The energy products of oil and gas majors have contributed significantly to global greenhouse gas emissions (GHG) and planetary warming over the past century. Decarbonizing the global economy by mid-century to avoid dangerous climate change thus cannot occur without a profound transformation of their fossil fuel-based business models. Recently, several majors are increasingly discussing clean energy and climate change, pledging decarbonization strategies, and investing in alternative energies. Some even claim to be transforming into clean energy companies. Given a history of obstructive climate actions and “greenwashing”, there is a need to objectively evaluate current and historical decarbonization efforts and investment behavior. This study focuses on two American (Chevron, ExxonMobil) and two European majors (BP, Shell).

Using data collected over 2009–2020, we comparatively examine the extent of decarbonization and clean energy transition activity from three perspectives: (1) keyword use in annual reports (discourse); (2) business strategies (pledges and actions); and (3) production, expenditures and earnings for fossil fuels along with investments in clean energy (investments). We found a strong increase in discourse related to “climate”, “low-carbon” and “transition”, especially by BP and Shell. Similarly, we observed increasing tendencies toward strategies related to decarbonization and clean energy.

But these are dominated by pledges rather than concrete actions. Moreover, the financial analysis reveals a continuing business model dependence on fossil fuels along with insignificant and opaque spending on clean energy. We thus conclude that the transition to clean energy business models is not occurring, since the magnitude of investments and actions does not match discourse. Until actions and investment behavior are brought into alignment with discourse, accusations of greenwashing appear well-founded.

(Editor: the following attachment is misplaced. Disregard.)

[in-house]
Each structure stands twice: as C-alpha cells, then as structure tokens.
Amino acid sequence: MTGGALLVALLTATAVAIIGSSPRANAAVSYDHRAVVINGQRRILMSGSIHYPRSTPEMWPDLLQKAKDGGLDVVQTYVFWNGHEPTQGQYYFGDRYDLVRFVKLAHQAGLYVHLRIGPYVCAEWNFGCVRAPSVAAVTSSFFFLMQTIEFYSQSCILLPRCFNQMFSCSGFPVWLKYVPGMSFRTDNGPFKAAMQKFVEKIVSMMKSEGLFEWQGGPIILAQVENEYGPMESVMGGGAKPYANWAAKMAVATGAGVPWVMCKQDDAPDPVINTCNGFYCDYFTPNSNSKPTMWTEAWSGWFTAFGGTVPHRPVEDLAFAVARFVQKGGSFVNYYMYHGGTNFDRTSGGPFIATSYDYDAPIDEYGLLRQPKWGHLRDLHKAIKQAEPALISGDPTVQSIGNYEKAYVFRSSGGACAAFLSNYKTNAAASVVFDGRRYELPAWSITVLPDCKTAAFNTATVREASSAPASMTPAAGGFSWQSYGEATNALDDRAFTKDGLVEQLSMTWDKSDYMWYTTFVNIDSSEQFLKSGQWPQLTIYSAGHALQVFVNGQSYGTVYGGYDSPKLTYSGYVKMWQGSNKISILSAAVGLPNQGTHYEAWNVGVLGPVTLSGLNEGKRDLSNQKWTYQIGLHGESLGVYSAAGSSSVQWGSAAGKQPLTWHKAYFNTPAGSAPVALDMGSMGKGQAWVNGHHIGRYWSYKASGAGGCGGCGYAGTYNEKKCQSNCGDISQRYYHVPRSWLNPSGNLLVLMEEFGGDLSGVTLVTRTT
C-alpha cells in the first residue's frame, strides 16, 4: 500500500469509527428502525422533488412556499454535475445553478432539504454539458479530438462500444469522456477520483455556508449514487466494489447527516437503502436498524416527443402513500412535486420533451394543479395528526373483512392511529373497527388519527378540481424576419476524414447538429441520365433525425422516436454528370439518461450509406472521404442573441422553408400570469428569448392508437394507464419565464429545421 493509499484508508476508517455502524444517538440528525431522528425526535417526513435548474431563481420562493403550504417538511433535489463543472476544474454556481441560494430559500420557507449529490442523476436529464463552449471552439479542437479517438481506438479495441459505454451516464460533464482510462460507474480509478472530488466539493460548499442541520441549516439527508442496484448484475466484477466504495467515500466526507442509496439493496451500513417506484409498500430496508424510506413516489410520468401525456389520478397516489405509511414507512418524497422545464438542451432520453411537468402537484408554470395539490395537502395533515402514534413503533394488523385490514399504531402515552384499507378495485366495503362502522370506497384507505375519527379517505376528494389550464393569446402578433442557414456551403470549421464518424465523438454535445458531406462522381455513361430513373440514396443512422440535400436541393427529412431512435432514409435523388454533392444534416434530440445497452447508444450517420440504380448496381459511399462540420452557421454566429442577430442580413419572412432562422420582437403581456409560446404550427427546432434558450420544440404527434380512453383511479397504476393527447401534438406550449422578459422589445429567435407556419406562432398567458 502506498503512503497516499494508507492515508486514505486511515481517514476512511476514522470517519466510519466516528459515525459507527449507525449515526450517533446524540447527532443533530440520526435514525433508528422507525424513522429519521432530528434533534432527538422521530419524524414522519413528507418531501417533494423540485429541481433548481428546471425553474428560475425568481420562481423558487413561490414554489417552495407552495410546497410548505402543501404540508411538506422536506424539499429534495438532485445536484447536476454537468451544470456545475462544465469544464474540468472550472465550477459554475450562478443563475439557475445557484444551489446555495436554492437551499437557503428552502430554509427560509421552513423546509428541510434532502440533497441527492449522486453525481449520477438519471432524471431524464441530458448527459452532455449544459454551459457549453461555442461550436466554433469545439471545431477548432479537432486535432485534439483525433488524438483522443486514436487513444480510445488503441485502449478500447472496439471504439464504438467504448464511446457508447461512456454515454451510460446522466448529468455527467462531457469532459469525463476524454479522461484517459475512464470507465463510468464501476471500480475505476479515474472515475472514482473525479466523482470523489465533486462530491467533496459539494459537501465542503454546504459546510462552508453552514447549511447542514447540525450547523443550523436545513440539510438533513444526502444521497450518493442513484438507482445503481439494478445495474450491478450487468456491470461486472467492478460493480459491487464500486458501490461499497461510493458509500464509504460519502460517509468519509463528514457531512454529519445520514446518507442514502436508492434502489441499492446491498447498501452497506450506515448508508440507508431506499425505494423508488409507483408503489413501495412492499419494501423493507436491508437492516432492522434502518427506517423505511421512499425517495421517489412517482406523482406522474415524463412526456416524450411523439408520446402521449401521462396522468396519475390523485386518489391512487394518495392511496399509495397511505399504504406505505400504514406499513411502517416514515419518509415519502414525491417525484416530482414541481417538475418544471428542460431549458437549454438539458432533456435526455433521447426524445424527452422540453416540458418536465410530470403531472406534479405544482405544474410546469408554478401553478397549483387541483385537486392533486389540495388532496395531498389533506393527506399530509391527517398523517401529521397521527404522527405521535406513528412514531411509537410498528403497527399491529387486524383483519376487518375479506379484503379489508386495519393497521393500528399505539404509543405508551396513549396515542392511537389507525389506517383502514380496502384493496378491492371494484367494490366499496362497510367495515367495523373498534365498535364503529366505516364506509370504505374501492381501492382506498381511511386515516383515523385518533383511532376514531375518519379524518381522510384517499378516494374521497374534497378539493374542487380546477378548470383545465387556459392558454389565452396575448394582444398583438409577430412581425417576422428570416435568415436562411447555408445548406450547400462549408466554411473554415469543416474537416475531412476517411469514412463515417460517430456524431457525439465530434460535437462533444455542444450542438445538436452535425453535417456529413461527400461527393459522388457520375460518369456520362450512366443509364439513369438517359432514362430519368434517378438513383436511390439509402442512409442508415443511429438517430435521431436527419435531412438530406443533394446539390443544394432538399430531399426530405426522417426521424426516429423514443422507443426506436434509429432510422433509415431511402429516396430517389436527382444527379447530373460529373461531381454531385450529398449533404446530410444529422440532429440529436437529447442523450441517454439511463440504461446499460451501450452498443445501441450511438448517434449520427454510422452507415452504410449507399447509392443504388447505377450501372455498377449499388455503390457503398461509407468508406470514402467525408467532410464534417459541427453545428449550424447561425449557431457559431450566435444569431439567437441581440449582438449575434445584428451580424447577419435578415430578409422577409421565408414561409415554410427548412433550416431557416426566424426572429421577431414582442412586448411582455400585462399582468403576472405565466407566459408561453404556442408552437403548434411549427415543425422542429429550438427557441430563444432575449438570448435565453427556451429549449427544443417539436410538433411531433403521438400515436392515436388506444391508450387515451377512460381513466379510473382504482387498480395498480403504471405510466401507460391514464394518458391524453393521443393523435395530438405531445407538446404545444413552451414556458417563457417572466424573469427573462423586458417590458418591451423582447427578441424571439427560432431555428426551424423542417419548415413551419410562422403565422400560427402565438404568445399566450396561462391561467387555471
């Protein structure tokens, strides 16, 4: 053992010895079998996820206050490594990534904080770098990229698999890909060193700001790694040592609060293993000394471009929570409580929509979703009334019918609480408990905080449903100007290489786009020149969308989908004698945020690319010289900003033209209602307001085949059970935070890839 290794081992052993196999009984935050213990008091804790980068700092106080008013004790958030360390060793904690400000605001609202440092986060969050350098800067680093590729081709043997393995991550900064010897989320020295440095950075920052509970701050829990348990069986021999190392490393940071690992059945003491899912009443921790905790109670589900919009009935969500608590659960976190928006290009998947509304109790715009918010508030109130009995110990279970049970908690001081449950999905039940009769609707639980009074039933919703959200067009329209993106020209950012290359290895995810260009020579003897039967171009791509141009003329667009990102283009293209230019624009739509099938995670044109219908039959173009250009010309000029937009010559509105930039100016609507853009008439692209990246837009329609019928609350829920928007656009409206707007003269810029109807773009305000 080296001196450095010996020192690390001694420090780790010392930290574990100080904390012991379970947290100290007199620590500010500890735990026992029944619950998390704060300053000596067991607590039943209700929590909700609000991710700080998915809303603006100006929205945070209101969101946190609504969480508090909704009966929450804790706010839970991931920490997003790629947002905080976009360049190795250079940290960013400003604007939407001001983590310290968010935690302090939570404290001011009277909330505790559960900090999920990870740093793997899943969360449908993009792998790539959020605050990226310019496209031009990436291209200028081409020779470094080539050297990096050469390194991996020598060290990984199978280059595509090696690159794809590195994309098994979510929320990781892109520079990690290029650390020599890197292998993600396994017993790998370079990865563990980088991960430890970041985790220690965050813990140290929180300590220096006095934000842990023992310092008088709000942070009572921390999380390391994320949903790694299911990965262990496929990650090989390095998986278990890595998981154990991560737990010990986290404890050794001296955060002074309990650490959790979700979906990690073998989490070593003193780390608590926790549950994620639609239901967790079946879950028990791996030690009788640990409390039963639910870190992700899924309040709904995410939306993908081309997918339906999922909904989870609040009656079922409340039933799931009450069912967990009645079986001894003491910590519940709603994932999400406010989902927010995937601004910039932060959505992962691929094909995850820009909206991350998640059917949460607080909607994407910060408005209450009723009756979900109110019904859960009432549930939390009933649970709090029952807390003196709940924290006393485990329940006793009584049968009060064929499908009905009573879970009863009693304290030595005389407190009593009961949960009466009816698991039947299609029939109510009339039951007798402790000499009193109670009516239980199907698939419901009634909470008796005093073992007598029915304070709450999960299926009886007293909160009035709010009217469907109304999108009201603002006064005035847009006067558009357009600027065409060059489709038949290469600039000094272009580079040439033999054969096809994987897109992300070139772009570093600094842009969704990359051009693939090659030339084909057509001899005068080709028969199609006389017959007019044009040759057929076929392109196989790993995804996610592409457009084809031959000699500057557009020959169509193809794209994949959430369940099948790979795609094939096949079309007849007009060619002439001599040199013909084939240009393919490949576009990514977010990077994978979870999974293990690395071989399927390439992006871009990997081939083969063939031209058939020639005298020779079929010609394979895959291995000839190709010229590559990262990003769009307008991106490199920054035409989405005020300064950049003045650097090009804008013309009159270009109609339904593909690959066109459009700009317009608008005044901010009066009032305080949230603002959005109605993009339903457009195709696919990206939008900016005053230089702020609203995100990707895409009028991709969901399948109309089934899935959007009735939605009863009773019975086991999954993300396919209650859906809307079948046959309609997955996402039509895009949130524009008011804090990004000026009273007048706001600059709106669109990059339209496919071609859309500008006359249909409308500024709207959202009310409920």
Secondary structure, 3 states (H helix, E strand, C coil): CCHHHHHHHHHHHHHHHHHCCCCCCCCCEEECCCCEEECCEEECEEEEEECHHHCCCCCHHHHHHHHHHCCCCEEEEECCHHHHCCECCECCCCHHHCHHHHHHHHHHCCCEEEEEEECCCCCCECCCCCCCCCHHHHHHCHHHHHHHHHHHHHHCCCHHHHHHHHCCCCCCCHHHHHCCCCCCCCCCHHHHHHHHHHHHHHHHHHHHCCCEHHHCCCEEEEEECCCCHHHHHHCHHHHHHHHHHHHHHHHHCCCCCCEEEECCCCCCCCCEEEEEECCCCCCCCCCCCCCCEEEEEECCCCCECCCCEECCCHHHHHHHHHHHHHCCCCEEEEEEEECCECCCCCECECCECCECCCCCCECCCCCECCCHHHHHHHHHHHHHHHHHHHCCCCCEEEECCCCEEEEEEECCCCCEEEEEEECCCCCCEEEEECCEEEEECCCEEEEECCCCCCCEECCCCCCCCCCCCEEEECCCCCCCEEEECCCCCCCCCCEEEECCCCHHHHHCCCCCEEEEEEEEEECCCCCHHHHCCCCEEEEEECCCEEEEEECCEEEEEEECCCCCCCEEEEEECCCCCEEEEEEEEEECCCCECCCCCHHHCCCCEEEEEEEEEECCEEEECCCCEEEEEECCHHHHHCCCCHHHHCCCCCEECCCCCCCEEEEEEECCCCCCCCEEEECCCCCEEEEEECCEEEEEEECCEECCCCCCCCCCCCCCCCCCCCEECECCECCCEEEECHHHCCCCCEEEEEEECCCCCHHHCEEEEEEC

One way investors can hold companies accountable for their environmental commitments is by analyzing their stock performance. For instance, Amazon’s commitment to reach net-zero carbon by 2040 has led to an increase in the company’s green initiatives, such as investing in electric delivery vehicles and renewable energy projects. As a result, amzn shares have seen steady growth over the years. However, investors must also be wary of greenwashing and ensure that the company’s actions align with its environmental commitments. It’s important to do thorough research and analysis of a company’s environmental practices before investing in its shares.

(Angry Bear) I have included Figure 1 from the article depicting the frequency of words used in company annual reports. I believe it is important to show who is serious and who is not. Globally, the US is lagging in actions and politically. We are being led down a path by the Senator Joe Manchins of the present government to serious ecological problems nationwide as reflected in severe droughts and flooding which Dan is referring to in an earlier post.

This is an excellent and very new article to which the authors and publisher have allowed access to for reproduction following Creative Commons Attribution License terms. I hope Angry Bear readers take the time to read it. I barely touched upon its content.

This is an open access article distributed under the terms of the Creative Commons Attribution License, which permits unrestricted use, distribution, and reproduction in any medium, provided the original author and source are credited. The author of this reproduction believes he is following the terms and conditions as stated within this paper by the publisher “Plos One.”